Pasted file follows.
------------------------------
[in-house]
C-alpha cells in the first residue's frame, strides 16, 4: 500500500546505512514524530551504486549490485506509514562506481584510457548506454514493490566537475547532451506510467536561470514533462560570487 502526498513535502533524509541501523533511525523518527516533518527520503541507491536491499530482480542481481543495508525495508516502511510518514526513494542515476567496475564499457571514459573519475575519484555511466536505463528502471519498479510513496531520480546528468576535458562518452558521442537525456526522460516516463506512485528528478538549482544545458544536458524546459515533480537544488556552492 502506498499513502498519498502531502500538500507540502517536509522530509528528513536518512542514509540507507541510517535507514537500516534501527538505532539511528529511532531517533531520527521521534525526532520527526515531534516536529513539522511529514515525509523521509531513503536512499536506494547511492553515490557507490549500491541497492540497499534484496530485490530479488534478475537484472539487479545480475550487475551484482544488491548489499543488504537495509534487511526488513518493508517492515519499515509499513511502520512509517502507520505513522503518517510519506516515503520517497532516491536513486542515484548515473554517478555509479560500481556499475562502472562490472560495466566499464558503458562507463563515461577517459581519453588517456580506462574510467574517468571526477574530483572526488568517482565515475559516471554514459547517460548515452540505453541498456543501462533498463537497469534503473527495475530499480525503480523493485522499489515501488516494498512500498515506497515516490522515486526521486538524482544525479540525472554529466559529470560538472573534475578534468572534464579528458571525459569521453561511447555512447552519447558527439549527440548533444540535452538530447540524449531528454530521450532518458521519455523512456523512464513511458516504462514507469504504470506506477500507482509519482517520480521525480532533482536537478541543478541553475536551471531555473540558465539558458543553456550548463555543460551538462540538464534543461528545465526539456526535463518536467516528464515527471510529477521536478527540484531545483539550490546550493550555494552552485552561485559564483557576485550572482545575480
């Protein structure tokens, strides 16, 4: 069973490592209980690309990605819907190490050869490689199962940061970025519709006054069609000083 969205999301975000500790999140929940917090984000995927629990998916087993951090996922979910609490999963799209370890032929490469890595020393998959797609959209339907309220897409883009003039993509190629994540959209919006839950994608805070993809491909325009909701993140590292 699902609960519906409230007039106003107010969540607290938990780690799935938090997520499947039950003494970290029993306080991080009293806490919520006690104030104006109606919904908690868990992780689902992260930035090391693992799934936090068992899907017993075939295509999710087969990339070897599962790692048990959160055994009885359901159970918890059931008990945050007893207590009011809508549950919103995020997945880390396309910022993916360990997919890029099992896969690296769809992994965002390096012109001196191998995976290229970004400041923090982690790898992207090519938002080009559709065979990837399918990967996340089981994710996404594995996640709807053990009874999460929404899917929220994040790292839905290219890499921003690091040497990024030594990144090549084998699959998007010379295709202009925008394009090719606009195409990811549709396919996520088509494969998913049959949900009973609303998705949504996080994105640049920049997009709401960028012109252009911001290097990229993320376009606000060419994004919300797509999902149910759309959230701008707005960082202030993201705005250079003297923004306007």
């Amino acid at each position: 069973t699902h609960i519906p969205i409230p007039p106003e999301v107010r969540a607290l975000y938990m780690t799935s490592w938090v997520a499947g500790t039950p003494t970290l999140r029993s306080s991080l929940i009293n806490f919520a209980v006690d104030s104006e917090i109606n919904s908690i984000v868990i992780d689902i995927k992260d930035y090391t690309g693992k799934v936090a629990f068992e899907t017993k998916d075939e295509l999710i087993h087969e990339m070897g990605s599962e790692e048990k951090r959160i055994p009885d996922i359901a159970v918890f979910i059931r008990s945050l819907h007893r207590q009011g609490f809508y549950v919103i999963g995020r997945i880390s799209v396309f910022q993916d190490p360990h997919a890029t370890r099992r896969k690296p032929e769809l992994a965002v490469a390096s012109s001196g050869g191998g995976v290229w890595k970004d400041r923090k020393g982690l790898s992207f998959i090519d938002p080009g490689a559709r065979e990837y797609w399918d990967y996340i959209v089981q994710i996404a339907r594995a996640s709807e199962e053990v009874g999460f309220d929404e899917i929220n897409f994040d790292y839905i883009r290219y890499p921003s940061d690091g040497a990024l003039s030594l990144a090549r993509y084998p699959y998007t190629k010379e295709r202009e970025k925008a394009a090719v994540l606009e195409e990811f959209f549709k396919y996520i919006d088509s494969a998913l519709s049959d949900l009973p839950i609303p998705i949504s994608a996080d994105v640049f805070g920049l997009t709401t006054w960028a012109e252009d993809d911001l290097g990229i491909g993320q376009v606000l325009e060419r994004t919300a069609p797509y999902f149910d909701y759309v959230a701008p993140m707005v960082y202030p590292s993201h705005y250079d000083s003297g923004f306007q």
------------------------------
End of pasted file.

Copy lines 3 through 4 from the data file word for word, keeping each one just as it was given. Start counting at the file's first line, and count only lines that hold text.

């Protein structure tokens, strides 16, 4: 069973490592209980690309990605819907190490050869490689199962940061970025519709006054069609000083 969205999301975000500790999140929940917090984000995927629990998916087993951090996922979910609490999963799209370890032929490469890595020393998959797609959209339907309220897409883009003039993509190629994540959209919006839950994608805070993809491909325009909701993140590292 699902609960519906409230007039106003107010969540607290938990780690799935938090997520499947039950003494970290029993306080991080009293806490919520006690104030104006109606919904908690868990992780689902992260930035090391693992799934936090068992899907017993075939295509999710087969990339070897599962790692048990959160055994009885359901159970918890059931008990945050007893207590009011809508549950919103995020997945880390396309910022993916360990997919890029099992896969690296769809992994965002390096012109001196191998995976290229970004400041923090982690790898992207090519938002080009559709065979990837399918990967996340089981994710996404594995996640709807053990009874999460929404899917929220994040790292839905290219890499921003690091040497990024030594990144090549084998699959998007010379295709202009925008394009090719606009195409990811549709396919996520088509494969998913049959949900009973609303998705949504996080994105640049920049997009709401960028012109252009911001290097990229993320376009606000060419994004919300797509999902149910759309959230701008707005960082202030993201705005250079003297923004306007």
């Amino acid at each position: 069973t699902h609960i519906p969205i409230p007039p106003e999301v107010r969540a607290l975000y938990m780690t799935s490592w938090v997520a499947g500790t039950p003494t970290l999140r029993s306080s991080l929940i009293n806490f919520a209980v006690d104030s104006e917090i109606n919904s908690i984000v868990i992780d689902i995927k992260d930035y090391t690309g693992k799934v936090a629990f068992e899907t017993k998916d075939e295509l999710i087993h087969e990339m070897g990605s599962e790692e048990k951090r959160i055994p009885d996922i359901a159970v918890f979910i059931r008990s945050l819907h007893r207590q009011g609490f809508y549950v919103i999963g995020r997945i880390s799209v396309f910022q993916d190490p360990h997919a890029t370890r099992r896969k690296p032929e769809l992994a965002v490469a390096s012109s001196g050869g191998g995976v290229w890595k970004d400041r923090k020393g982690l790898s992207f998959i090519d938002p080009g490689a559709r065979e990837y797609w399918d990967y996340i959209v089981q994710i996404a339907r594995a996640s709807e199962e053990v009874g999460f309220d929404e899917i929220n897409f994040d790292y839905i883009r290219y890499p921003s940061d690091g040497a990024l003039s030594l990144a090549r993509y084998p699959y998007t190629k010379e295709r202009e970025k925008a394009a090719v994540l606009e195409e990811f959209f549709k396919y996520i919006d088509s494969a998913l519709s049959d949900l009973p839950i609303p998705i949504s994608a996080d994105v640049f805070g920049l997009t709401t006054w960028a012109e252009d993809d911001l290097g990229i491909g993320q376009v606000l325009e060419r994004t919300a069609p797509y999902f149910d909701y759309v959230a701008p993140m707005v960082y202030p590292s993201h705005y250079d000083s003297g923004f306007q």